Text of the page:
Here is an example from Gottman and DeClaire (2001, pp. 133-134) of a situation that might be problematic for PWiDs. It shows a failed connection between a "jester," one who specializes in conversational contributions that are entertaining, and a nest-builder, one who specializes in contributions fostering bonding and affiliation.

Nest-builder: I can't believe you told that joke in front of the board members. What if you offended somebody?

Jester: Oh, relax! People laughed didn't they? That's what matters.

(Exchange ends on an uncomfortable note.)

Let's assume the nest-builder is a PWiD. (PWiDs often develop their nest-building skills and interests to compensate for the loss of their more aggressive competences.) What would it take for her not to be shoved aside by an obdurate TAB jester, but to stand up for her concern? (Another pertinence of this example is that PWiDs are newly being encouraged to participate on the boards of Alzheimer's Associations.) Gottman proposes the nest-builder rejoin with:

Of course they laughed. You've got such a wild sense of humor! but I guess it's just the way I'm wired--I'm always worried about whether something might hurt somebody's feelings. Do you think it would be all right if I checked in with a few key people to see if any apologies are needed?

Jester: Sure, if that will make you feel better, go ahead.

(Exchange ends on a peaceful note.)

The nest-builder is (1) mirroring the jester's positive intent, then (2) remarking on the jester's corresponding enduring attribute. Then (3) the nest-builder, a little disarmingly, self-discloses about her own temperament, and (4) a bit tentatively proposes a typical nest-building action. (Note that, fortunately, none of this requires the nest-builder to remember any details of the joke or to make complex improvisations on the spot.) The social skill involved requires training, of course. The four steps can be practiced separately and then combined. Step 2 is an important part of the Rusk program, and their impressive results suggest that the full package ought to be practicable.


Although it is not usual, there are sufficient instances of PWiDs making pleasant sustained social connections with TABs through mutual good will, understandings and adjustments to verify that "Tedious no more!" is a realistic goal for us, just as it is for developmentally disabled persons. As I indicated above, by referring to the Ghetto and the Holocaust, this project has overtones transcending the domain of comfortable sociability. The southern black struggle to sit at lunch-counters was more than a matter of nutrition. Whenever a person who is weak affirms his or her human dignity everyone else who is poor, weak or oppressed stands to benefit.


VI. APPENDIX on the six steps.

Compare the  Alzheimer's Anonymous program I sketched.

Step 1--self-awareness: Brach _Radical Acceptance_ (2003) is thoughtful and readable. It is written from a Buddhist perspective. See also Davis, _The Divorce Remedy_ (2002) and Gendlin, _Focusing_ (1982).

Step 2--self-reflection: I suggest Covey et al. (1994).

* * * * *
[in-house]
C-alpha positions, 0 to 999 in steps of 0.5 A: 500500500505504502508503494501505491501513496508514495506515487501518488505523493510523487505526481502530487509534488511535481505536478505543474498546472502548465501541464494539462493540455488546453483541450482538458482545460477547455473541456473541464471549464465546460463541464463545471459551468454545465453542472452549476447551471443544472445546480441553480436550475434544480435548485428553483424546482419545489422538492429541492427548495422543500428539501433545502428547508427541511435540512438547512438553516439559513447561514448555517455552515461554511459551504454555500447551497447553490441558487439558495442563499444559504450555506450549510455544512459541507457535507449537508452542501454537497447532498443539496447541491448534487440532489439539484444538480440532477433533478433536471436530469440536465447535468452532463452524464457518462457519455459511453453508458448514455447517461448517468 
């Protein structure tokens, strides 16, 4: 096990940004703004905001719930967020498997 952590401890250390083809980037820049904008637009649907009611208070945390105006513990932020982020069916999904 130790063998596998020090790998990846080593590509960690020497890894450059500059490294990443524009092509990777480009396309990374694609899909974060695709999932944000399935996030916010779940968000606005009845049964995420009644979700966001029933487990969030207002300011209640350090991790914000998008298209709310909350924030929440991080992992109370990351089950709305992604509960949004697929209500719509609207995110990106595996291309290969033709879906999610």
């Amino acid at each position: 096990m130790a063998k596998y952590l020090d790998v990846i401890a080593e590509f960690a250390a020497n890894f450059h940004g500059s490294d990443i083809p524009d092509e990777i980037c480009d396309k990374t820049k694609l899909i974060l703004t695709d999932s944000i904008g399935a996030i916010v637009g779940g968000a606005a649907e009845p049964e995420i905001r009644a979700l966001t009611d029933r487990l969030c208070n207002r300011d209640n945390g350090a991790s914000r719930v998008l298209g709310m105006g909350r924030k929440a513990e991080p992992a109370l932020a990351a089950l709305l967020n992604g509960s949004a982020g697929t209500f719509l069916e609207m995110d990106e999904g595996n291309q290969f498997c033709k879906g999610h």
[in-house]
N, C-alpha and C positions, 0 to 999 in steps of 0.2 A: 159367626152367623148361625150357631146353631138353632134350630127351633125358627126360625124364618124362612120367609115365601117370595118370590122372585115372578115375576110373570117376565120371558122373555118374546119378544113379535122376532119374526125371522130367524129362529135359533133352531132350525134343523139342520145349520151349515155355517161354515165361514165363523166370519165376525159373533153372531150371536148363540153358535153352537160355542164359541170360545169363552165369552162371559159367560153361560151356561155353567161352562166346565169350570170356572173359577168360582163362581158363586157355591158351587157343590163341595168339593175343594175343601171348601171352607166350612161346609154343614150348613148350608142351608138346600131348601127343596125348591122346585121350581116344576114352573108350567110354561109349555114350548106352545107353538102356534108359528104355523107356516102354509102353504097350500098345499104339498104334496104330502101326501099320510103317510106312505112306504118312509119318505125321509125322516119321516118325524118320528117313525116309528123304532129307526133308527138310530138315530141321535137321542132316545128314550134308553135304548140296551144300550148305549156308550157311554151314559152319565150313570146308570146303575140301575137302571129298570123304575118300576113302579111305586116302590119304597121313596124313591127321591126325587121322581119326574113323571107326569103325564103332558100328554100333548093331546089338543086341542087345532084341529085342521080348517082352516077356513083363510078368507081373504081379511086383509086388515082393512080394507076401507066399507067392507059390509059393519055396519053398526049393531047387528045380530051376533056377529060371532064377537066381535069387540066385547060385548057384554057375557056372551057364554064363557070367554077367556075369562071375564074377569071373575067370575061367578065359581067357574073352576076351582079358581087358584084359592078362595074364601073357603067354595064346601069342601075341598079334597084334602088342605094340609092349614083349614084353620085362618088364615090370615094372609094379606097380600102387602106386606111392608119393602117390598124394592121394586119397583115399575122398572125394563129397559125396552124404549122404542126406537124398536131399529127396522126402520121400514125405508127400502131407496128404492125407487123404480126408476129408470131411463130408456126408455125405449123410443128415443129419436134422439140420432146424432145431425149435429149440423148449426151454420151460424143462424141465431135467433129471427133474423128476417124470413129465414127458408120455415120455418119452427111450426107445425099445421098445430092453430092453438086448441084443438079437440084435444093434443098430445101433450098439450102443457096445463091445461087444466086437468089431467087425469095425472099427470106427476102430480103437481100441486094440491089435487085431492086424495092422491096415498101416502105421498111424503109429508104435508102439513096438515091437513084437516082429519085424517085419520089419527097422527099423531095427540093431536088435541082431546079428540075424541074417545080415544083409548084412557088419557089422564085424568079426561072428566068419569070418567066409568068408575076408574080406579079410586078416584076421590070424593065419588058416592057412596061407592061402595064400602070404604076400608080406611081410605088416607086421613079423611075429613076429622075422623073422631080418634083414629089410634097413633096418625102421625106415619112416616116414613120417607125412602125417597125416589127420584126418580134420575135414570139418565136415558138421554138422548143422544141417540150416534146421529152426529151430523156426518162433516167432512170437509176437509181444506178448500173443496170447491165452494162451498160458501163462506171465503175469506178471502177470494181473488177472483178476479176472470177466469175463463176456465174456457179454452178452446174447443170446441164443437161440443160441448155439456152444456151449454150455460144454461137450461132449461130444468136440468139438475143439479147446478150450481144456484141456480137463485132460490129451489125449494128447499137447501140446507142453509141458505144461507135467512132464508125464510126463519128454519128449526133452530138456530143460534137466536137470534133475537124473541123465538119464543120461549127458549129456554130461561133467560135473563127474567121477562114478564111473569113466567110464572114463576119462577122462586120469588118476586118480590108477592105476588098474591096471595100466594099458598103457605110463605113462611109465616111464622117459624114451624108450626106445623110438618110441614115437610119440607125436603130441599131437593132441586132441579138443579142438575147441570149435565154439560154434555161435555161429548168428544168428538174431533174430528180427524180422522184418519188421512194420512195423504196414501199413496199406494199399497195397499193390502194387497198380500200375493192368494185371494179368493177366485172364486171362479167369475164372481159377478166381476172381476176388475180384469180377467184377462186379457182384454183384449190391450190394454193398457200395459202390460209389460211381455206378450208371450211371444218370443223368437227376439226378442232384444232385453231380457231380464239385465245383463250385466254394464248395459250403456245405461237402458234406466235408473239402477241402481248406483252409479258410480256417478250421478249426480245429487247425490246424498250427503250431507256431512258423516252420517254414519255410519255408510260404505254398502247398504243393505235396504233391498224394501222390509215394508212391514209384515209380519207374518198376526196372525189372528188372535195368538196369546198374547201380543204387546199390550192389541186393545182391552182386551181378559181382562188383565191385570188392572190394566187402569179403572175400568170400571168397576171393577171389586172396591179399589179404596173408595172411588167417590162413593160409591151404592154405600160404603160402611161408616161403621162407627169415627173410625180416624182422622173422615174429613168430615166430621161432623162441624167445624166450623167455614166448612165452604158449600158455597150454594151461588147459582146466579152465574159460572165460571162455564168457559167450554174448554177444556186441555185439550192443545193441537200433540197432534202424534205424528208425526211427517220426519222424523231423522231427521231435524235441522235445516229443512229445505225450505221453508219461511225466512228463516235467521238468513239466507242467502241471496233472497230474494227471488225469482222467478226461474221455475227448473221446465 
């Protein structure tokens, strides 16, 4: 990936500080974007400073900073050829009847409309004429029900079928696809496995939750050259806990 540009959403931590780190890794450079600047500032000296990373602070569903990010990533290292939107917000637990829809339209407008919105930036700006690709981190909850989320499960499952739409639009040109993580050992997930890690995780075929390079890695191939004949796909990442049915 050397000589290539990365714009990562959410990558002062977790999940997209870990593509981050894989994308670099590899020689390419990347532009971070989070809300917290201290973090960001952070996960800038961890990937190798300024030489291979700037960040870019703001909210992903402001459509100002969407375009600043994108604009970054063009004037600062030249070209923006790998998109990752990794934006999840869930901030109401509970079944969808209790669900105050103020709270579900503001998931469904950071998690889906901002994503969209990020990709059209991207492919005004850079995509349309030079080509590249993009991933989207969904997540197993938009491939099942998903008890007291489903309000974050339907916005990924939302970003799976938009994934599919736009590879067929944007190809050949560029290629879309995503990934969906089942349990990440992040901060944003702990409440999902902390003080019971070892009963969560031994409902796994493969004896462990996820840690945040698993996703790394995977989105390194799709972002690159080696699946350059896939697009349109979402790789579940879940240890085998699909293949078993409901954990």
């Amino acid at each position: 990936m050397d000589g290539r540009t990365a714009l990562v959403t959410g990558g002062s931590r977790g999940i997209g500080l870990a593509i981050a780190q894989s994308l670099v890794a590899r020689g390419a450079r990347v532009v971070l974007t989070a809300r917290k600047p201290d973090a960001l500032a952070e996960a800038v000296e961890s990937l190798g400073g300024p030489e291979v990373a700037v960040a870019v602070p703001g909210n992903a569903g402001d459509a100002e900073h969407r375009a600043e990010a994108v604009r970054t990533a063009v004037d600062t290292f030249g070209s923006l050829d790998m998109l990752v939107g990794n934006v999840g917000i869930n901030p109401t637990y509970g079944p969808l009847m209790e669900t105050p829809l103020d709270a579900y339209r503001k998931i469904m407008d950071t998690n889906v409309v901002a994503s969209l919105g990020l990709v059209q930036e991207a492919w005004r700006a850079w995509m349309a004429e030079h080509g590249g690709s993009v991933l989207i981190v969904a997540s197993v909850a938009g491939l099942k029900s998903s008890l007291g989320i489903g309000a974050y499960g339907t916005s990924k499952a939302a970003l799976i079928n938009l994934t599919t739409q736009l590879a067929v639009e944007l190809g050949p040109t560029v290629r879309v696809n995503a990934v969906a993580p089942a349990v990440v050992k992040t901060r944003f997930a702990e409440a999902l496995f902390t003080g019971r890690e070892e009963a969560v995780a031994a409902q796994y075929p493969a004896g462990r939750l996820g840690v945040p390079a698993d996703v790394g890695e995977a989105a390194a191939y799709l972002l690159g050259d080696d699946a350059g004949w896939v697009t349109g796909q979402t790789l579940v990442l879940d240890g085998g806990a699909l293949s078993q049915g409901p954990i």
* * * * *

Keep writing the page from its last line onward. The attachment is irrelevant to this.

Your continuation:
Step 3--self-determination: Setters, _Trophy Wives_ (2002) has an interesting treatment of this. (PWiDs aren't the only ones who need to struggle to avoid being "surface.") Judd (1999) is good on journaling in neuropsychological rehabilitation.

Step 4--self-appreciation: I suggest Sinetar (1987).

Schnarch _Passionate Marriage_ (1997) is good on constructive self-expression in tense relationships (step 5), and on the systole and diastole of challenge (the first 5 steps) and comfort (the 6th step). Sex is Schnarch's topic, and here TABs are usually as awkward as PWiDs are in other areas.


1 A general step by step approach to rehabilitation is presented in my "Dementia Survival--A New Vision" (2003).



Ben-Yishay, Y. "Postacute Neuropsychological Rehabilitation," in Christensen and Uzzell (eds.) _International Handbook of Neuropsychological Rehabilitation_, Kluwer Academic/ Plenum Publishers, New York, 2000.

Brach, T. _Radical Acceptance_, Bantam, New York, 2003.

Cohen, D. and Eisdorfer, C. _The Loss of Self (Revised and Updated Edition)_, Norton, New York, 2001.

Covey, S. et al., _First Things First_, Simon & Schuster, New York, 1994.

Davis, M., _The Divorce Remedy_, Simon & Schuster, New York, 2002.

Friedell, M, "Potential for Rehabilitation in Alzheimer's Disease," was presented as a poster at the World Alzheimer Congress in Washington, D.C, 2000.

Friedell, M. "Dementia Survival--A New Vision," _Alzheimer's Care Quarterly_, April/June 2003, pp. 79-84; a version is posted at http://members.aol.com/MorrisFF/Vision.html.

Gendlin, E. _Focusing_, Bantam, New York, 1982.

Gottman, J.and DeClaire, J. _The Relationship Cure_,

Henderson, C. _Partial View_. Southern Methodist University Press, Dallas, 1998.

Judd, T. _Neuropsychotherapy and Community Integration_, Kluwer Academic/ Plenum Publishers, New York, 1999.

Killick, J. and Allan, K. _Communication and the Care of People with Dementia_, Open University Press, Philadelphia, 2001.

Lee, J. _Just Love Me_, Purdue University Press, West Lafayette IN, 2003.

Mitchell, G. and Jonas-Simpson, C., "Countering Stigma with Understanding: Listening to Persons Diagnosed with Dementia," unpub. mss., 2003.

Rauschi, T. _A View from Within_, Northeastern New York Chapter Alzheimer's Disease and Related Disorders Assn., Albany NY, 2001.

Schnarch, D. _Passionate Marriage_, Henry Holt, New York, 1997.

Setters, C. _Trophy Wives_, Xlibris, www.Xlibris.com, 2002.

Sinetar, M. _Do What You Love, The Money will Follow_, Dell, New York, 1987.